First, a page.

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View Full Version : Installing to D Not C drive



gary67
13-09-2009, 12:22 PM
If I install programs to my D drive does that mean I can reinstall my OS to the C drive without having to reinstall the programs or would I still need to reinstall them after I reinstall my OS?

I want to install Win 7 on my new comp and use the RC then when it comes out next month install the final bought version and not have to reinstall all my programs is that possible?

:thanks:thanks

Speedy Gonzales
13-09-2009, 12:25 PM
No, because you'll probably have to reinstall Win7 anyway (not upgrade from the RC version)

gary67
13-09-2009, 12:27 PM
Cool that's what I wanted to know, I'll wait a month then thanks Speedy

gary67
13-09-2009, 02:05 PM
If once the machine is set up I install to D will reinstalling the OS be able to be done without re installing programs? Or would they still need reinstalling?

Speedy Gonzales
13-09-2009, 02:13 PM
Probably not. The programs need to have info in the registry, (so they'll work) and doing the clean install, it wont have anything in the registry, for whatever program

gary67
13-09-2009, 02:16 PM
I was thinking that but didn't know for sure, so can't see any advantage really of installing to D

SolMiester
13-09-2009, 02:51 PM
I was thinking that but didn't know for sure, so can't see any advantage really of installing to D

A lot of games dont need to install registry settings, which is why my games have their own partition G:, I use S: for storage and point my documents back to that partition. My M: is for music and V: for video....If I lose C: its not a big deal...!

Blam
13-09-2009, 04:23 PM
I want to install Win 7 on my new comp and use the RC then when it comes out next month install the final bought version and not have to reinstall all my programs is that possible?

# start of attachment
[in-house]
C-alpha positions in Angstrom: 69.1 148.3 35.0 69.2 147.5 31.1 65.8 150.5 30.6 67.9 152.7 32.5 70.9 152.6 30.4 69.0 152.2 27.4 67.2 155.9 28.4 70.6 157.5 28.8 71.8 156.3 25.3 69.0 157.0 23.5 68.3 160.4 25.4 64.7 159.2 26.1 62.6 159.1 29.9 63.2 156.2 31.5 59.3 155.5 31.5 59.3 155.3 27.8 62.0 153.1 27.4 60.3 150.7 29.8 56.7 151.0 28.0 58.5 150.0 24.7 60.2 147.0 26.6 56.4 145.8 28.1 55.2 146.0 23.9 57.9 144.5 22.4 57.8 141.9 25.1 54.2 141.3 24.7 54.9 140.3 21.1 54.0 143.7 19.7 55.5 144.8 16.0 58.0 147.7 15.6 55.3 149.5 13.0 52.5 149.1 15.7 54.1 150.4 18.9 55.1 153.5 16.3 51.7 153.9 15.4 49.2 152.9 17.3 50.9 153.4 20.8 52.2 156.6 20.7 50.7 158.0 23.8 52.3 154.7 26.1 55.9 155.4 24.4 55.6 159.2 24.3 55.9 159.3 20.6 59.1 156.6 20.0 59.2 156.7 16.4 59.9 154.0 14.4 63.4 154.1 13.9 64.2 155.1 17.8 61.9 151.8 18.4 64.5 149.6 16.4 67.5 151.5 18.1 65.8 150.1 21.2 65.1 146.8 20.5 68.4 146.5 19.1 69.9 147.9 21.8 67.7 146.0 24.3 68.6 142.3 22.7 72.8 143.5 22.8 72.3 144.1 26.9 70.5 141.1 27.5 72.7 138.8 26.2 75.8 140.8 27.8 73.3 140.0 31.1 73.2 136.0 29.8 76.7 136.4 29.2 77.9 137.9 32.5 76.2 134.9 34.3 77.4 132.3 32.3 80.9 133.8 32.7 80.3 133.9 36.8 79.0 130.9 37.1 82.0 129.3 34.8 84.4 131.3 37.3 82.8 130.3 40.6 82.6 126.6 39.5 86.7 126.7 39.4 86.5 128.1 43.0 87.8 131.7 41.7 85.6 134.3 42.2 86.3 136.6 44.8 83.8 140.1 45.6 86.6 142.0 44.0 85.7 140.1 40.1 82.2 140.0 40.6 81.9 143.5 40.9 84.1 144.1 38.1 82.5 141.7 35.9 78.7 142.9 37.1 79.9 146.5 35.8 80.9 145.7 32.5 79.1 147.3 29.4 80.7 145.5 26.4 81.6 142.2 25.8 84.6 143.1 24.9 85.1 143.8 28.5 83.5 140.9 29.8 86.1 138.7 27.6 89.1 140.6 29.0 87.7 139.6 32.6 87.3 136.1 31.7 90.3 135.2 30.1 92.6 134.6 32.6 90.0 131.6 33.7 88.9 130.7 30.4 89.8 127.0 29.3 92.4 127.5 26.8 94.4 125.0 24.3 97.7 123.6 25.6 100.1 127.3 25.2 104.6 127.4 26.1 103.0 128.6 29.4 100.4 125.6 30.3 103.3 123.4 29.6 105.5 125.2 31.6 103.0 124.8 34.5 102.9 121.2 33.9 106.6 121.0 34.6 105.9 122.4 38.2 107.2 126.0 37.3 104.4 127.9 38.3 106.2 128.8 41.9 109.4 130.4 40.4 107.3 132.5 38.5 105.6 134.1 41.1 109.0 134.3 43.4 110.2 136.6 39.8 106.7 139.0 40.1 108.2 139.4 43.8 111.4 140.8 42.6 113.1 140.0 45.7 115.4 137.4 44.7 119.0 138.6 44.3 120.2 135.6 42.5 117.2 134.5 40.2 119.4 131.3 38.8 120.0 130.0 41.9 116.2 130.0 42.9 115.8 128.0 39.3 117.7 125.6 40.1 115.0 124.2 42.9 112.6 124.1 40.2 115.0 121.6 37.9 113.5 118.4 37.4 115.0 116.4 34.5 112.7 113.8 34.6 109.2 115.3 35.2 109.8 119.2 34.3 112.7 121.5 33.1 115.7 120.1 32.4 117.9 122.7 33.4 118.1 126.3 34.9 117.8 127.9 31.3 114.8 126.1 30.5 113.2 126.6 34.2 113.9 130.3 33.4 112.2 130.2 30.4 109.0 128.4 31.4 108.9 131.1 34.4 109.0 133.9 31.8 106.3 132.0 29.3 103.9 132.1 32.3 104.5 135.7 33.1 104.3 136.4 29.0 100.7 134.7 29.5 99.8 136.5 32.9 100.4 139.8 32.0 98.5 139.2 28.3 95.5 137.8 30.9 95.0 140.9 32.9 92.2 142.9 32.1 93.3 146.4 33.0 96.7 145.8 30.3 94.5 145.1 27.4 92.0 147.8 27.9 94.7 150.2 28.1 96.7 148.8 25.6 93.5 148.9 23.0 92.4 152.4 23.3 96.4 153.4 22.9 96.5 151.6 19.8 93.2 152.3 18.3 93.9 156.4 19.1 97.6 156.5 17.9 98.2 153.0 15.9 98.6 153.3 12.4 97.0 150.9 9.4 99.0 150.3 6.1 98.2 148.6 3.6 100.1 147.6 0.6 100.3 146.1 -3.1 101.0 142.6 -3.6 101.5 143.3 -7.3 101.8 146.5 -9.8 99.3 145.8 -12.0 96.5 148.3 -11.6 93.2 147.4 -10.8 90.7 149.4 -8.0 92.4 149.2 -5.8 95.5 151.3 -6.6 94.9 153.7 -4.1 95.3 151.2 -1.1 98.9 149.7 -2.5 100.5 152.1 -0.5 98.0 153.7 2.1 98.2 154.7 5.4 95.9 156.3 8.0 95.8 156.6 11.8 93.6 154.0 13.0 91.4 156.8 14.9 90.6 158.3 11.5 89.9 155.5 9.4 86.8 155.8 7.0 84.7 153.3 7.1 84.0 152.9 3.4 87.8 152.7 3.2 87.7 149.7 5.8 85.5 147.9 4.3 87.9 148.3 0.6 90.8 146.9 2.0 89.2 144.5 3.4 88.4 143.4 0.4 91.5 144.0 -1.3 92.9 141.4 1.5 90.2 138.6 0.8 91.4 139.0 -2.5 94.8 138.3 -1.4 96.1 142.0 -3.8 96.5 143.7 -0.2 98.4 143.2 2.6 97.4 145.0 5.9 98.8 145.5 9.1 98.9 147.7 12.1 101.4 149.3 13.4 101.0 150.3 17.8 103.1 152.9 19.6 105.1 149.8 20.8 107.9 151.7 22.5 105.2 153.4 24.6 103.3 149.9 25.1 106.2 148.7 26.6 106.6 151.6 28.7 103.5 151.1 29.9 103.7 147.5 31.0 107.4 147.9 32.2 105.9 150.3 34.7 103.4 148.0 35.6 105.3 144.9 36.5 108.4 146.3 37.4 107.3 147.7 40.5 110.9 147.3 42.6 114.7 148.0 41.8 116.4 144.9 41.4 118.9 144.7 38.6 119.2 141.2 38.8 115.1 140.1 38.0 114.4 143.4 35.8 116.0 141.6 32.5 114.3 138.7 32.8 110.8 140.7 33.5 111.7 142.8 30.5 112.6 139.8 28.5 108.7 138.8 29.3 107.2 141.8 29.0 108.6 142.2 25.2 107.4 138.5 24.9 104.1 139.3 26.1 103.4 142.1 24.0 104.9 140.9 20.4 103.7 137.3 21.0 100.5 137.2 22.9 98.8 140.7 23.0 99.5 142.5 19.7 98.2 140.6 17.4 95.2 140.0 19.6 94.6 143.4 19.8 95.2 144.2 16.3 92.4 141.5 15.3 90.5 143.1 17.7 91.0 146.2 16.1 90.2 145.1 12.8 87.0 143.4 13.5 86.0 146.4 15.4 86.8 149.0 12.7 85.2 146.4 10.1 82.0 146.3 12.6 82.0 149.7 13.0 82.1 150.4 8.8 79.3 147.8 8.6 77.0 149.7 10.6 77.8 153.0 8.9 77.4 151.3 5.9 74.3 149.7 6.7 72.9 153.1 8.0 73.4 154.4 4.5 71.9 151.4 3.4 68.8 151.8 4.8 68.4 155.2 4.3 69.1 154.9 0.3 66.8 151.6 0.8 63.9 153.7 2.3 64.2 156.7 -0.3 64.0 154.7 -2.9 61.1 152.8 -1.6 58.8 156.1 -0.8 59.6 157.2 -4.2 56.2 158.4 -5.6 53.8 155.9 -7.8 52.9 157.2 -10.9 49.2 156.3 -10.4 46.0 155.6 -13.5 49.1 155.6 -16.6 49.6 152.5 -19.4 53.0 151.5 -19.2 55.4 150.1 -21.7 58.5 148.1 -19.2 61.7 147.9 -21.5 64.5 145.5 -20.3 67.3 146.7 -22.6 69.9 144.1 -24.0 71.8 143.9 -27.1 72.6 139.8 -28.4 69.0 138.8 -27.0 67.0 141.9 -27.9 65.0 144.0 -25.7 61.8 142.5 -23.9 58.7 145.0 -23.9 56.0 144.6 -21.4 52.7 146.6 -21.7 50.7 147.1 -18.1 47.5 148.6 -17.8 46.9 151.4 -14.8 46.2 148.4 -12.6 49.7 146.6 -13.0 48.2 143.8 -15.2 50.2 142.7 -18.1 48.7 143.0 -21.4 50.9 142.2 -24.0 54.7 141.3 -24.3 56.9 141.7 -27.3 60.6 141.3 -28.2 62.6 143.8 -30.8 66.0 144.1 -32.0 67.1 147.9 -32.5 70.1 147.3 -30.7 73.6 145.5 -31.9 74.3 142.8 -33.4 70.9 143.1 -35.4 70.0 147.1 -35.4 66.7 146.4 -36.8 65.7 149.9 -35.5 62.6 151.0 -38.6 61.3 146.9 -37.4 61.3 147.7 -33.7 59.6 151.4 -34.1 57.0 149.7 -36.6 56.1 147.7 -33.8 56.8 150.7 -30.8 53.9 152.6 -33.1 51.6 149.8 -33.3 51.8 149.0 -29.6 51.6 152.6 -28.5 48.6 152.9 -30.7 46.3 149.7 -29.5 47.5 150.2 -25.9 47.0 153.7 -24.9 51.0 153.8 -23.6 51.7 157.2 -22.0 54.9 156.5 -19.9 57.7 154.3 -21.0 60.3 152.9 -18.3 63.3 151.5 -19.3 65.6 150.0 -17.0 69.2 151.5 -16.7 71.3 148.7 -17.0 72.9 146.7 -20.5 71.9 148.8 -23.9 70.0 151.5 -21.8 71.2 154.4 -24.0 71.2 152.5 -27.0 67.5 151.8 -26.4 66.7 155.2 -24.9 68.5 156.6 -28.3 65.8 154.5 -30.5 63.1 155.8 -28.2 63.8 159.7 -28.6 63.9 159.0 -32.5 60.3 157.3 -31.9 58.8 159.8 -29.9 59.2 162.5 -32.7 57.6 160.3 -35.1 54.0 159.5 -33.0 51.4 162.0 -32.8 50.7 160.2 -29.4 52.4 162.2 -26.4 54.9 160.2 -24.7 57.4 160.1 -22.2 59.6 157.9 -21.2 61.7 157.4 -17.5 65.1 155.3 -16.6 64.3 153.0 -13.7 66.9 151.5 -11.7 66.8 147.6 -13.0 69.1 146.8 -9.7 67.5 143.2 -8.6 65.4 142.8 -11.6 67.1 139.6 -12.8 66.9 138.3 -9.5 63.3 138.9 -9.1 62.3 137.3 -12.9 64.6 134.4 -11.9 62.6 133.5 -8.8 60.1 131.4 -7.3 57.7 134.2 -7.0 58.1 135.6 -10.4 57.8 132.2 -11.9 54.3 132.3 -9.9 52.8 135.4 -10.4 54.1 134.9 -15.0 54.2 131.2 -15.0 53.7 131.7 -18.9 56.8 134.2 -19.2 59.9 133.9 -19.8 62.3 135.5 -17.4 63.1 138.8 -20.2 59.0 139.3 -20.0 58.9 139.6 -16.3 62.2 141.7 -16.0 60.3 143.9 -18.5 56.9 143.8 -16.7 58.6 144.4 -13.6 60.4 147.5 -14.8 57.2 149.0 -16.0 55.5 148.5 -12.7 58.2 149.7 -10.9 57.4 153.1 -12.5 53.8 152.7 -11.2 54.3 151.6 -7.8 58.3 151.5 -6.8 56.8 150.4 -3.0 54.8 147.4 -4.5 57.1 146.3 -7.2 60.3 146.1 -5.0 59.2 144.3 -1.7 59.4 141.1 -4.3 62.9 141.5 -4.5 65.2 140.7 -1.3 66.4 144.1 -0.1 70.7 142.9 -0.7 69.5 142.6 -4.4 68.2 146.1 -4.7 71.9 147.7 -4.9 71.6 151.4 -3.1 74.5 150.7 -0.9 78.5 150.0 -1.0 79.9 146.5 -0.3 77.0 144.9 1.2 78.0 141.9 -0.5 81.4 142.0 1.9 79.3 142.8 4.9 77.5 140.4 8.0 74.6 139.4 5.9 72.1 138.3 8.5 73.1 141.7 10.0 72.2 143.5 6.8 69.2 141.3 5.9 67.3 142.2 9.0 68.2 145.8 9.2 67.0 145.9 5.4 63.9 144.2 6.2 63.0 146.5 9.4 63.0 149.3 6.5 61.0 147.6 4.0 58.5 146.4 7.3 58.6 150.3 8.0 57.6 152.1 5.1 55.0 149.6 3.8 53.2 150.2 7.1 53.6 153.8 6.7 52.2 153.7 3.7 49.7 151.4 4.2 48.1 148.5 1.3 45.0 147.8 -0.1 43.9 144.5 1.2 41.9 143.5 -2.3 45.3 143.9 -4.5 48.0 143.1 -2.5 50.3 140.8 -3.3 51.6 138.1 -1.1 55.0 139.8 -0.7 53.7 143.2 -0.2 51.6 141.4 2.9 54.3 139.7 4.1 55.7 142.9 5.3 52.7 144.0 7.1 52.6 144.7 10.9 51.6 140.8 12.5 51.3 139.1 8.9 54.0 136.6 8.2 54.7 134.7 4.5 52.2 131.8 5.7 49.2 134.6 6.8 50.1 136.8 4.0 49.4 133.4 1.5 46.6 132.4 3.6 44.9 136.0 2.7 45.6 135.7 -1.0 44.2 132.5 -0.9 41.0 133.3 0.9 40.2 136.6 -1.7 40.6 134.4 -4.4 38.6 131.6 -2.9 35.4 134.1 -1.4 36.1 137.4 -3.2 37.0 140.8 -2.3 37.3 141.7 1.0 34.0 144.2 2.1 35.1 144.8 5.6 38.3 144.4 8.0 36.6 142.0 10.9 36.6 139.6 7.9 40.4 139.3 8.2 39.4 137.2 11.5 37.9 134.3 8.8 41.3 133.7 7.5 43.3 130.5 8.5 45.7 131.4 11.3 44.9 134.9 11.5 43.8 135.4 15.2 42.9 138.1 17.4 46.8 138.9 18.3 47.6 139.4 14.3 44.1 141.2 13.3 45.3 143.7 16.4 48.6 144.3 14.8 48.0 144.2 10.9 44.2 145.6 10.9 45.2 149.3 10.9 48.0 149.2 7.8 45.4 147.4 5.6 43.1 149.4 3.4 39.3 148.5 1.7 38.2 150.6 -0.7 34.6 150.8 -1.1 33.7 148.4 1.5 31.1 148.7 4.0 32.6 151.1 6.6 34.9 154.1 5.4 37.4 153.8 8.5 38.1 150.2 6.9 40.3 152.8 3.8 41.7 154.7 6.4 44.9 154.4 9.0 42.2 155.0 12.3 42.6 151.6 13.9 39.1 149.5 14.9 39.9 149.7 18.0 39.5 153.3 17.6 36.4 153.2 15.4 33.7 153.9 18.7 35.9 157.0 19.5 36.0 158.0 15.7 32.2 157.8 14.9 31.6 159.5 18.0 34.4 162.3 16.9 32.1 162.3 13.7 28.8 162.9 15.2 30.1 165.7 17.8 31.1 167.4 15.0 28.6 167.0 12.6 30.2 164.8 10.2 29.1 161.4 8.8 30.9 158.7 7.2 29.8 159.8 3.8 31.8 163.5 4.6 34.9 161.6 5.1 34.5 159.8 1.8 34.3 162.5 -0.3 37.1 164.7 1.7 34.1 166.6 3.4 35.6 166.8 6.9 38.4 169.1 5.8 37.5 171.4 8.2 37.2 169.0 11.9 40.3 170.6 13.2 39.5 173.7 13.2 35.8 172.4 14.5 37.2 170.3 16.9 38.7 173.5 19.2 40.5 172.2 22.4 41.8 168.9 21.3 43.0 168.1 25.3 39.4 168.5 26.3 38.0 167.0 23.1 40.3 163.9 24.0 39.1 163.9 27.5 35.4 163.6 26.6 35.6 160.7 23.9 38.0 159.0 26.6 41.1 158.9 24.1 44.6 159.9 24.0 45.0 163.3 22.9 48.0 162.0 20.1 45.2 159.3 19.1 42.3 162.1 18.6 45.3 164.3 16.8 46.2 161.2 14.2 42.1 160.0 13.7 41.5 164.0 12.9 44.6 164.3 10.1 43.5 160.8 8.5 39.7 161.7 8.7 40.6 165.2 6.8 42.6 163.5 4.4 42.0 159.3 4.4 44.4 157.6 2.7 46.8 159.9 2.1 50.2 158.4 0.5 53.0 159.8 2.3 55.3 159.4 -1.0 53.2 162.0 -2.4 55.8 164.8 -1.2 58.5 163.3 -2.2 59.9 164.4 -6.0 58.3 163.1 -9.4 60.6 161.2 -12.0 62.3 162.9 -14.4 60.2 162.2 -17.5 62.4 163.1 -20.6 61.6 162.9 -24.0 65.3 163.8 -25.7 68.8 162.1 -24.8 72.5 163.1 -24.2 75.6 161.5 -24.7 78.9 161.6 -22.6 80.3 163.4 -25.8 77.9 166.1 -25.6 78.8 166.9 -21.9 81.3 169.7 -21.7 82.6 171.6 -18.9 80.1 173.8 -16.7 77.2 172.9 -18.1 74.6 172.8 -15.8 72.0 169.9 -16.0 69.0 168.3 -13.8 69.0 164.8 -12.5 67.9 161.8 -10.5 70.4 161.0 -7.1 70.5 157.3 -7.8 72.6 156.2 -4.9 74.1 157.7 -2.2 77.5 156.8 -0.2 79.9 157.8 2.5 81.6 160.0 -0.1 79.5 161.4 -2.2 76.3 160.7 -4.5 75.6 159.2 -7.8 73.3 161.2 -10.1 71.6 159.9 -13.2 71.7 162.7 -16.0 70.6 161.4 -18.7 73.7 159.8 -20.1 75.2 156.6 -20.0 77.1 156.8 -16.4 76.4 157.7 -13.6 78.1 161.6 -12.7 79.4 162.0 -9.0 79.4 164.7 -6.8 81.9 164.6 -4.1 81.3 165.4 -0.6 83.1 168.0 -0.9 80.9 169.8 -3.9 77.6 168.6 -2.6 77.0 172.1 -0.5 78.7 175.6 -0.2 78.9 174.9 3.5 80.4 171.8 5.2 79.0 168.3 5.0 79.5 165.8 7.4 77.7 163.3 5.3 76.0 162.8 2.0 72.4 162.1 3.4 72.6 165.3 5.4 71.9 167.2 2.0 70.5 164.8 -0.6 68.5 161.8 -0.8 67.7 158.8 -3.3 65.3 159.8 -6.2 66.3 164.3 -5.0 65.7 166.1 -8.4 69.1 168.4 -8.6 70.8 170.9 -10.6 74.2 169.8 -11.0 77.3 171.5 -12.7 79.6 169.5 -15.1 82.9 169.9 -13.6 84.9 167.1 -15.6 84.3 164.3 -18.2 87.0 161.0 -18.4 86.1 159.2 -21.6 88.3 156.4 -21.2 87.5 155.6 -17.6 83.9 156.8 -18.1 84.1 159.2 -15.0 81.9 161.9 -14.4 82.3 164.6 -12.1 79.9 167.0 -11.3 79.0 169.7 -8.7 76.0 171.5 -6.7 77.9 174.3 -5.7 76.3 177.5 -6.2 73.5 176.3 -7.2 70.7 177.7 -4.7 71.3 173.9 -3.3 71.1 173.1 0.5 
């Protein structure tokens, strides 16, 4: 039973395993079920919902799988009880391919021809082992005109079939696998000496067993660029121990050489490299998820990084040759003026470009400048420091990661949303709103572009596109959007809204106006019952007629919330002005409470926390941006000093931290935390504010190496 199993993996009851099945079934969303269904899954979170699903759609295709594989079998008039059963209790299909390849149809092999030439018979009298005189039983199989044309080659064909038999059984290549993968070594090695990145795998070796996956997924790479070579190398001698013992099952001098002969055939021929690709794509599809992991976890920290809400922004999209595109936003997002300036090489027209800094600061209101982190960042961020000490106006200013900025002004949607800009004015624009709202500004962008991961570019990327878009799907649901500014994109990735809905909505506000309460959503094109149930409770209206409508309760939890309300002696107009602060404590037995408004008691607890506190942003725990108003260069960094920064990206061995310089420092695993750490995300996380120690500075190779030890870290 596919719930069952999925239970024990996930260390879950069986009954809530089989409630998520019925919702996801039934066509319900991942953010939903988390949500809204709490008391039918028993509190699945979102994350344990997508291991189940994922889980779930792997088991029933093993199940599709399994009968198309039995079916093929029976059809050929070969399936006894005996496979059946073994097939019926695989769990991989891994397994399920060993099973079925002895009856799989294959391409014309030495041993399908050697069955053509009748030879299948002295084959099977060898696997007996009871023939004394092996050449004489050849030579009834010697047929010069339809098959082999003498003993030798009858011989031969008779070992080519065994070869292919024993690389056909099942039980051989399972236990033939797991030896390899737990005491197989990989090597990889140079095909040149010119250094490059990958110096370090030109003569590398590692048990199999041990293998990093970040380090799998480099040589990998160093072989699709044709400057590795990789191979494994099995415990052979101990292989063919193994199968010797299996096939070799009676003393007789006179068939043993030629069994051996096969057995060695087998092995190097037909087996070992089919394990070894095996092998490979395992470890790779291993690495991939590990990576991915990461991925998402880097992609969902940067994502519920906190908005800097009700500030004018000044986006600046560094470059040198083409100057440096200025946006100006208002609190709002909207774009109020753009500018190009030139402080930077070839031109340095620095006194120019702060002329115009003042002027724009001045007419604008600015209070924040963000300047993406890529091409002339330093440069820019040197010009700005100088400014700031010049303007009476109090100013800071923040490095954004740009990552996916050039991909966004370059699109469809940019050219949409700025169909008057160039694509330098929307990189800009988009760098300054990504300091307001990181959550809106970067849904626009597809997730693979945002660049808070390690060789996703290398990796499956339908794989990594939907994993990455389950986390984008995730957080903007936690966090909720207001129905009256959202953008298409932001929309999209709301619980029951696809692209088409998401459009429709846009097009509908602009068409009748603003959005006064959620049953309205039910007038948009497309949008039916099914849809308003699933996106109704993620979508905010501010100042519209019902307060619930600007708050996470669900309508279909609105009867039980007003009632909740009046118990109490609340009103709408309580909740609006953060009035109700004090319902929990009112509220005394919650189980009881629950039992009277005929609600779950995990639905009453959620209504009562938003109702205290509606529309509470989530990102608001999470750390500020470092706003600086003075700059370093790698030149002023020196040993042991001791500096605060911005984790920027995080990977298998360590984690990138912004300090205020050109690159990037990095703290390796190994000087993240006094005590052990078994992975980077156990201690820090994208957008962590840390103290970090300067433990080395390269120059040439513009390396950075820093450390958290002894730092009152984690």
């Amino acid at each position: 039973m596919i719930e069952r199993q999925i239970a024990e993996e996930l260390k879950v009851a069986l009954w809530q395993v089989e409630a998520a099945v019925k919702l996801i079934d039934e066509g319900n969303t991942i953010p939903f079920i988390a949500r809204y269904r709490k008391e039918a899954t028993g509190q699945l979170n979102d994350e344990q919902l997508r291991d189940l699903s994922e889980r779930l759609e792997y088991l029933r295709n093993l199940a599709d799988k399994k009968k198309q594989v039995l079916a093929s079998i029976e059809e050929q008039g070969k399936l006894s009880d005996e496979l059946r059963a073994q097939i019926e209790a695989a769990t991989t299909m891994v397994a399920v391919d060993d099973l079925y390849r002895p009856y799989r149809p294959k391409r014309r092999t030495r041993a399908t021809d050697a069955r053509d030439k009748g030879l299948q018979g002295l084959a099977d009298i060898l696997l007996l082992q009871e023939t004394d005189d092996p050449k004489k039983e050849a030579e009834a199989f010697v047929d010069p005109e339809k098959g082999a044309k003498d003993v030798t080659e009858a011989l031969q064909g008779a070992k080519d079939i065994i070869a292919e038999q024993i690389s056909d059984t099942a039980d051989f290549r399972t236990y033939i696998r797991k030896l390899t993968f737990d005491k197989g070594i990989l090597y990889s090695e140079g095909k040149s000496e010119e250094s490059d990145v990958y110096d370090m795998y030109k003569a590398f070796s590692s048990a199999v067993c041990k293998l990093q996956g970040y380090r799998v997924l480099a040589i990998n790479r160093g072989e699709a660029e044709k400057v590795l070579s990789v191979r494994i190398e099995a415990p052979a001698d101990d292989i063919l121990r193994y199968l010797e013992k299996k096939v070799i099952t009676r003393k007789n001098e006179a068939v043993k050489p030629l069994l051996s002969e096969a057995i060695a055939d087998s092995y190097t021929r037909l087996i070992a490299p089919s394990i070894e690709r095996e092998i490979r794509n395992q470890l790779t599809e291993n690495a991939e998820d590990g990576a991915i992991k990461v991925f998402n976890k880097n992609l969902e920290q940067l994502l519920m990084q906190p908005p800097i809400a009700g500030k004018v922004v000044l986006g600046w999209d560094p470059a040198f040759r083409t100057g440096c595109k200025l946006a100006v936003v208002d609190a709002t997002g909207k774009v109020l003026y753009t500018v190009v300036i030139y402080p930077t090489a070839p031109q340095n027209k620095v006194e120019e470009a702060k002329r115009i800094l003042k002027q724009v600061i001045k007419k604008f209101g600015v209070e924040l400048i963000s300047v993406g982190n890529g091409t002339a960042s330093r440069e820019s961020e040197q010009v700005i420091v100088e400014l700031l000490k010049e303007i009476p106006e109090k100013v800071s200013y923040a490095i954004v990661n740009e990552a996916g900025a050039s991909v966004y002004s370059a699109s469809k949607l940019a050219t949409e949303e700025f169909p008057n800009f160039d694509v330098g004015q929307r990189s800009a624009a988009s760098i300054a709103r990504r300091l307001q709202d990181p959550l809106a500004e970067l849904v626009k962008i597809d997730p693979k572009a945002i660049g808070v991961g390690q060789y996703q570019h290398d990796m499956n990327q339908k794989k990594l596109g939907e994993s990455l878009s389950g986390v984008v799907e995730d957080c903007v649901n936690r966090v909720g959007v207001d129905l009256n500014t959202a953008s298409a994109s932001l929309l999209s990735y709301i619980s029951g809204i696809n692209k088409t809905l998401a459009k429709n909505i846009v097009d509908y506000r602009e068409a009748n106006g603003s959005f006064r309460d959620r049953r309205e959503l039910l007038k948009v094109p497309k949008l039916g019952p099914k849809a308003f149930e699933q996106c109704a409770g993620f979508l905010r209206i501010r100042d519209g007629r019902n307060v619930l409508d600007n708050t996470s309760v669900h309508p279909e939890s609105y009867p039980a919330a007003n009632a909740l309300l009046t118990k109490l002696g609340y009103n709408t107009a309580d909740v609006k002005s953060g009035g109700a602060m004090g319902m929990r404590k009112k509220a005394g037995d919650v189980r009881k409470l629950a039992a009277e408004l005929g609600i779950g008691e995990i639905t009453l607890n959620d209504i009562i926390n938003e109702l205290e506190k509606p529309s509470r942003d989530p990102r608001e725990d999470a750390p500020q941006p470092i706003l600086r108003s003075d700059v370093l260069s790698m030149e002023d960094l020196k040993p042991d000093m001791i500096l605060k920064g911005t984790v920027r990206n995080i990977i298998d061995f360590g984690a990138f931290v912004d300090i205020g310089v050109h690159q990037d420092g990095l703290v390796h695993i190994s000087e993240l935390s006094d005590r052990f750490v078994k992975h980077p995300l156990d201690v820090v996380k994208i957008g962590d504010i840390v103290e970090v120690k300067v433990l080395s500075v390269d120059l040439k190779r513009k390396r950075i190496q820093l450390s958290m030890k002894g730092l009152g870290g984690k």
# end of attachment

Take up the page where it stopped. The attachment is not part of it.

:thanks:thanks

It is possible to upgrade from the RC to the RTM. I have done it myself on 3 machines already using this method.

http://www.askvg.com/how-to-upgrade-from-windows-7-rc-to-rtm-build/

Blam

gary67
13-09-2009, 05:17 PM
So if I bought Win 7 I would need to copy the disc to my HDD and change the file then copy to another disc and run setup is that right Blam, Thanks for the site looks useful

Blam
13-09-2009, 07:44 PM
So if I bought Win 7 I would need to copy the disc to my HDD and change the file then copy to another disc and run setup is that right Blam, Thanks for the site looks useful

Yep, using something like imgburn you would create an image of the DVD, then modify the created iso file using something like PowerISO or UltraISO and then burn it back to a DVD or better yet, to a flash drive(faster installation) using WinToFlash (http://wintoflash.com/)

There are pretty much no free ISO editors, but you can get UltraISO free through a promo here (http://www.raymond.cc/forum/freebies/12282-free-ultraiso-v9-full-license-key.html)

Alternatively, you could mount the ISO, modify the files then rebuilt the ISO, or extract the files from the ISO using 7zip and rebuilt the image using ImgBurn.

Cheers
Blam

Agent_24
14-09-2009, 03:10 PM
You will lose any registry entries, start menu shortcuts etc

You may also have to delete the old programs before you reinstall them, I did a repair install on my windows XP once, when I tried to reinstall programs, the installers would go nuts because everything was already there in the folder, yet according to XP registry, the program was not installed

gary67
14-09-2009, 05:36 PM
As I suspected so why do people install programs separate to the OS?

Agent_24
14-09-2009, 06:05 PM
Better performance than having programs + windows + pagefile all on the same drive

Also, you could easily upgrade the "programs" drive to a bigger one without having to reinstall windows.

Only things I can think of

fred_fish
15-09-2009, 02:17 PM
Having a (smallish) separate system partition also allows easy backup by imaging the partition.